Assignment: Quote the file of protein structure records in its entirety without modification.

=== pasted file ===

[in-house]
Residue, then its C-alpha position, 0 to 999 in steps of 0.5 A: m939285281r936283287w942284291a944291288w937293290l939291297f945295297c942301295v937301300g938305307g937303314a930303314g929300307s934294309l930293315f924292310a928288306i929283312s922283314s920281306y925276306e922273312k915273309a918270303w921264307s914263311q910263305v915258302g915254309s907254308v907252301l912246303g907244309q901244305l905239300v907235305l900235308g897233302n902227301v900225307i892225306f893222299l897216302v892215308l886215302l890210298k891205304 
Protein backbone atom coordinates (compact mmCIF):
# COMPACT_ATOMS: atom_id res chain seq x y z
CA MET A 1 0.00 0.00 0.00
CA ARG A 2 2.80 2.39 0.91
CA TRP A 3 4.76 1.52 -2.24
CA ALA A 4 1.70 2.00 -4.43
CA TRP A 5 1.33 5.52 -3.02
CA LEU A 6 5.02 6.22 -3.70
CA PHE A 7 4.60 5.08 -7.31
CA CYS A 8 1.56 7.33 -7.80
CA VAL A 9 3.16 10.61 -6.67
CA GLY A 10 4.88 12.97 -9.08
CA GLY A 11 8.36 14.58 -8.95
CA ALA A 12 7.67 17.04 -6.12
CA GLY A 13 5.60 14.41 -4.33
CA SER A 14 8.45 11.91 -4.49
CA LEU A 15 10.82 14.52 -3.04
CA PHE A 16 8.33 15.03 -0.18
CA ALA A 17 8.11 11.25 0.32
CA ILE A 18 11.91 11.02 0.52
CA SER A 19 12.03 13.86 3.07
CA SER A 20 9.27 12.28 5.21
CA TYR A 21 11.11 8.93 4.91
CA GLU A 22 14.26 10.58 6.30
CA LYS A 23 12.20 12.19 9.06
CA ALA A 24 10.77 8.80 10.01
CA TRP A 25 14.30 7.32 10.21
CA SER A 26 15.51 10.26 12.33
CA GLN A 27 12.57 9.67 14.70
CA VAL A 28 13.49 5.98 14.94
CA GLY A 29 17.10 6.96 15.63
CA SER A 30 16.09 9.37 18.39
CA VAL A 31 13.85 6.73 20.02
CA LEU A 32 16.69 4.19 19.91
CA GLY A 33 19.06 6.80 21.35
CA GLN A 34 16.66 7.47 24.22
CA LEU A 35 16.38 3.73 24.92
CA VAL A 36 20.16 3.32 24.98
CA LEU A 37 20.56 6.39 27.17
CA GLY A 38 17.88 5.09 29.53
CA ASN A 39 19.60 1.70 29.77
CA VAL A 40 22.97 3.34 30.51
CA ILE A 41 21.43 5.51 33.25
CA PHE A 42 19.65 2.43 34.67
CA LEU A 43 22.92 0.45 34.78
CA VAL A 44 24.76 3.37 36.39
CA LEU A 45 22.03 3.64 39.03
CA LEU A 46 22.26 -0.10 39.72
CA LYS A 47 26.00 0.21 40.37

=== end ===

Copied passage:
[in-house]
Residue, then its C-alpha position, 0 to 999 in steps of 0.5 A: m939285281r936283287w942284291a944291288w937293290l939291297f945295297c942301295v937301300g938305307g937303314a930303314g929300307s934294309l930293315f924292310a928288306i929283312s922283314s920281306y925276306e922273312k915273309a918270303w921264307s914263311q910263305v915258302g915254309s907254308v907252301l912246303g907244309q901244305l905239300v907235305l900235308g897233302n902227301v900225307i892225306f893222299l897216302v892215308l886215302l890210298k891205304 
Protein backbone atom coordinates (compact mmCIF):
# COMPACT_ATOMS: atom_id res chain seq x y z
CA MET A 1 0.00 0.00 0.00
CA ARG A 2 2.80 2.39 0.91
CA TRP A 3 4.76 1.52 -2.24
CA ALA A 4 1.70 2.00 -4.43
CA TRP A 5 1.33 5.52 -3.02
CA LEU A 6 5.02 6.22 -3.70
CA PHE A 7 4.60 5.08 -7.31
CA CYS A 8 1.56 7.33 -7.80
CA VAL A 9 3.16 10.61 -6.67
CA GLY A 10 4.88 12.97 -9.08
CA GLY A 11 8.36 14.58 -8.95
CA ALA A 12 7.67 17.04 -6.12
CA GLY A 13 5.60 14.41 -4.33
CA SER A 14 8.45 11.91 -4.49
CA LEU A 15 10.82 14.52 -3.04
CA PHE A 16 8.33 15.03 -0.18
CA ALA A 17 8.11 11.25 0.32
CA ILE A 18 11.91 11.02 0.52
CA SER A 19 12.03 13.86 3.07
CA SER A 20 9.27 12.28 5.21
CA TYR A 21 11.11 8.93 4.91
CA GLU A 22 14.26 10.58 6.30
CA LYS A 23 12.20 12.19 9.06
CA ALA A 24 10.77 8.80 10.01
CA TRP A 25 14.30 7.32 10.21
CA SER A 26 15.51 10.26 12.33
CA GLN A 27 12.57 9.67 14.70
CA VAL A 28 13.49 5.98 14.94
CA GLY A 29 17.10 6.96 15.63
CA SER A 30 16.09 9.37 18.39
CA VAL A 31 13.85 6.73 20.02
CA LEU A 32 16.69 4.19 19.91
CA GLY A 33 19.06 6.80 21.35
CA GLN A 34 16.66 7.47 24.22
CA LEU A 35 16.38 3.73 24.92
CA VAL A 36 20.16 3.32 24.98
CA LEU A 37 20.56 6.39 27.17
CA GLY A 38 17.88 5.09 29.53
CA ASN A 39 19.60 1.70 29.77
CA VAL A 40 22.97 3.34 30.51
CA ILE A 41 21.43 5.51 33.25
CA PHE A 42 19.65 2.43 34.67
CA LEU A 43 22.92 0.45 34.78
CA VAL A 44 24.76 3.37 36.39
CA LEU A 45 22.03 3.64 39.03
CA LEU A 46 22.26 -0.10 39.72
CA LYS A 47 26.00 0.21 40.37